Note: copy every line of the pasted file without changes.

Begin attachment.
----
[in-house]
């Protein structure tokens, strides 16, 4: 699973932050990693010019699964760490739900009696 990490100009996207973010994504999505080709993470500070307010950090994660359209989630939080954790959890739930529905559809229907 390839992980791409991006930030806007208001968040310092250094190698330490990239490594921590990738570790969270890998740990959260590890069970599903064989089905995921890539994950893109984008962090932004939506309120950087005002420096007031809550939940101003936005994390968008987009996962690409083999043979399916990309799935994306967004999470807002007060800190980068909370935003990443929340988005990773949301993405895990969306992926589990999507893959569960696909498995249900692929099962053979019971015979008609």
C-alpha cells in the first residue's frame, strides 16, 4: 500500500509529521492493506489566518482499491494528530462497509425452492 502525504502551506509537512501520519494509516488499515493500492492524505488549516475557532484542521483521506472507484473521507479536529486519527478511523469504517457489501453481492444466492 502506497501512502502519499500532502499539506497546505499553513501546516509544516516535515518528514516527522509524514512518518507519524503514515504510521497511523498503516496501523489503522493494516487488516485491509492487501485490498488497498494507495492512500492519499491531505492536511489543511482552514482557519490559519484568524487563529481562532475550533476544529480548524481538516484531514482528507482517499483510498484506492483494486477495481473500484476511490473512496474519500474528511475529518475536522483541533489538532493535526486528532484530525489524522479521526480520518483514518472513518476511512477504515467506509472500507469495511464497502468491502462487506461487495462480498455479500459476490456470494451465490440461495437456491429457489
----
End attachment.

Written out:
[in-house]
């Protein structure tokens, strides 16, 4: 699973932050990693010019699964760490739900009696 990490100009996207973010994504999505080709993470500070307010950090994660359209989630939080954790959890739930529905559809229907 390839992980791409991006930030806007208001968040310092250094190698330490990239490594921590990738570790969270890998740990959260590890069970599903064989089905995921890539994950893109984008962090932004939506309120950087005002420096007031809550939940101003936005994390968008987009996962690409083999043979399916990309799935994306967004999470807002007060800190980068909370935003990443929340988005990773949301993405895990969306992926589990999507893959569960696909498995249900692929099962053979019971015979008609």
C-alpha cells in the first residue's frame, strides 16, 4: 500500500509529521492493506489566518482499491494528530462497509425452492 502525504502551506509537512501520519494509516488499515493500492492524505488549516475557532484542521483521506472507484473521507479536529486519527478511523469504517457489501453481492444466492 502506497501512502502519499500532502499539506497546505499553513501546516509544516516535515518528514516527522509524514512518518507519524503514515504510521497511523498503516496501523489503522493494516487488516485491509492487501485490498488497498494507495492512500492519499491531505492536511489543511482552514482557519490559519484568524487563529481562532475550533476544529480548524481538516484531514482528507482517499483510498484506492483494486477495481473500484476511490473512496474519500474528511475529518475536522483541533489538532493535526486528532484530525489524522479521526480520518483514518472513518476511512477504515467506509472500507469495511464497502468491502462487506461487495462480498455479500459476490456470494451465490440461495437456491429457489